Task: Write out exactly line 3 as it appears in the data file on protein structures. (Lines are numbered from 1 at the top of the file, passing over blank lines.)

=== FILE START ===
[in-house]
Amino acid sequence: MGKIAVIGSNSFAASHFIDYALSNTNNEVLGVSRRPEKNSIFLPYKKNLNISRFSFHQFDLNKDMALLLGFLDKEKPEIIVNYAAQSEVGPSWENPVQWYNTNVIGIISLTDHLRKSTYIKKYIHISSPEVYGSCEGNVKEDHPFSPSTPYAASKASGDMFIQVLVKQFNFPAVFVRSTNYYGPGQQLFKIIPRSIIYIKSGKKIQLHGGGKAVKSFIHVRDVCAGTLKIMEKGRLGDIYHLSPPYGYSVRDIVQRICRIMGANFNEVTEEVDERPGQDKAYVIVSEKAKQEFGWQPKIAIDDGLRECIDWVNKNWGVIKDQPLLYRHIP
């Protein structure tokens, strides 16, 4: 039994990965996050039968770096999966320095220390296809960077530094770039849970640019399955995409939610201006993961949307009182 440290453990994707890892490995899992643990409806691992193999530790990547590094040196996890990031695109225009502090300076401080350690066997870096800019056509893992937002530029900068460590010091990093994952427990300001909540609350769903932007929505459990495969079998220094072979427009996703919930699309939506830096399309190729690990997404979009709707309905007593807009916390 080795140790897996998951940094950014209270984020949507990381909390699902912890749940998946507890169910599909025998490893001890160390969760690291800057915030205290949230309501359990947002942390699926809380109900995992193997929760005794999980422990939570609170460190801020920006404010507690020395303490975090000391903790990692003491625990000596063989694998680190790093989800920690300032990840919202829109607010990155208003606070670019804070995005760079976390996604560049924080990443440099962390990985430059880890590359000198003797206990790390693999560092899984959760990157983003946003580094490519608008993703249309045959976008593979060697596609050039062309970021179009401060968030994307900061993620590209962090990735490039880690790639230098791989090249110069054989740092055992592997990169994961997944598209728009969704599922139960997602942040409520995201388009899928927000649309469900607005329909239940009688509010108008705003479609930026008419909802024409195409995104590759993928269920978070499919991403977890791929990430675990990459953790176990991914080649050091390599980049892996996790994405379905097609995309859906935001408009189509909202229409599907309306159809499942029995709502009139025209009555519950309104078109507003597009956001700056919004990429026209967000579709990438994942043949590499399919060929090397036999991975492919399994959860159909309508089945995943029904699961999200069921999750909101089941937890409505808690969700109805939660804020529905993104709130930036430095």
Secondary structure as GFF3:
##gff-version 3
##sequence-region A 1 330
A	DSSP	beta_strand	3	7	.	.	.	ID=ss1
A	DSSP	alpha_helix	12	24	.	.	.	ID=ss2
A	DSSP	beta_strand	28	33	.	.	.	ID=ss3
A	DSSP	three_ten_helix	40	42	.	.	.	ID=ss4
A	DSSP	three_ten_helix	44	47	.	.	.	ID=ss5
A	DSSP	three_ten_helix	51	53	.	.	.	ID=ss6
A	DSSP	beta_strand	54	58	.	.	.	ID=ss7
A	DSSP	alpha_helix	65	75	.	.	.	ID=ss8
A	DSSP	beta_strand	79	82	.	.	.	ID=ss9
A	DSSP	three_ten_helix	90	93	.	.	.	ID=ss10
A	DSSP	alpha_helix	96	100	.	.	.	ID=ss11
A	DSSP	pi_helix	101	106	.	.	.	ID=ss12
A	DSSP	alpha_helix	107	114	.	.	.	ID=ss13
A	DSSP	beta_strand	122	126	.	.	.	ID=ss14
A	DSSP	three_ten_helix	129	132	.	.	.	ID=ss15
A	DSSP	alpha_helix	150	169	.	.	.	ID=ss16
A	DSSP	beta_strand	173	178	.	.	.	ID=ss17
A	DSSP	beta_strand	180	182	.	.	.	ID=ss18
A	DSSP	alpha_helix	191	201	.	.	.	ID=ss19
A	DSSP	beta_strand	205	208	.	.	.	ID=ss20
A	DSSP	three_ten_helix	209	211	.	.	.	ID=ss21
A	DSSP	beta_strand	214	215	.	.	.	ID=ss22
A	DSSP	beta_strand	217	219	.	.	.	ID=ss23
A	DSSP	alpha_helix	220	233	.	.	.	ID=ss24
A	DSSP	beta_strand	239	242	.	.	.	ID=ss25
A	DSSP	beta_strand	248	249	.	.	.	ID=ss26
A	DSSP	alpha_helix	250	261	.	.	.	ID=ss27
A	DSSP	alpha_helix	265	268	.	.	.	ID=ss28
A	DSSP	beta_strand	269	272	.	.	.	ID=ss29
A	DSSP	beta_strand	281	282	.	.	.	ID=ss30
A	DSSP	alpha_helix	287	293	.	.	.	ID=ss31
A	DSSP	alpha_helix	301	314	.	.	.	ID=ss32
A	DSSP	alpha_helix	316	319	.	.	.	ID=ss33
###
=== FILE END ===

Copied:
């Protein structure tokens, strides 16, 4: 039994990965996050039968770096999966320095220390296809960077530094770039849970640019399955995409939610201006993961949307009182 440290453990994707890892490995899992643990409806691992193999530790990547590094040196996890990031695109225009502090300076401080350690066997870096800019056509893992937002530029900068460590010091990093994952427990300001909540609350769903932007929505459990495969079998220094072979427009996703919930699309939506830096399309190729690990997404979009709707309905007593807009916390 080795140790897996998951940094950014209270984020949507990381909390699902912890749940998946507890169910599909025998490893001890160390969760690291800057915030205290949230309501359990947002942390699926809380109900995992193997929760005794999980422990939570609170460190801020920006404010507690020395303490975090000391903790990692003491625990000596063989694998680190790093989800920690300032990840919202829109607010990155208003606070670019804070995005760079976390996604560049924080990443440099962390990985430059880890590359000198003797206990790390693999560092899984959760990157983003946003580094490519608008993703249309045959976008593979060697596609050039062309970021179009401060968030994307900061993620590209962090990735490039880690790639230098791989090249110069054989740092055992592997990169994961997944598209728009969704599922139960997602942040409520995201388009899928927000649309469900607005329909239940009688509010108008705003479609930026008419909802024409195409995104590759993928269920978070499919991403977890791929990430675990990459953790176990991914080649050091390599980049892996996790994405379905097609995309859906935001408009189509909202229409599907309306159809499942029995709502009139025209009555519950309104078109507003597009956001700056919004990429026209967000579709990438994942043949590499399919060929090397036999991975492919399994959860159909309508089945995943029904699961999200069921999750909101089941937890409505808690969700109805939660804020529905993104709130930036430095």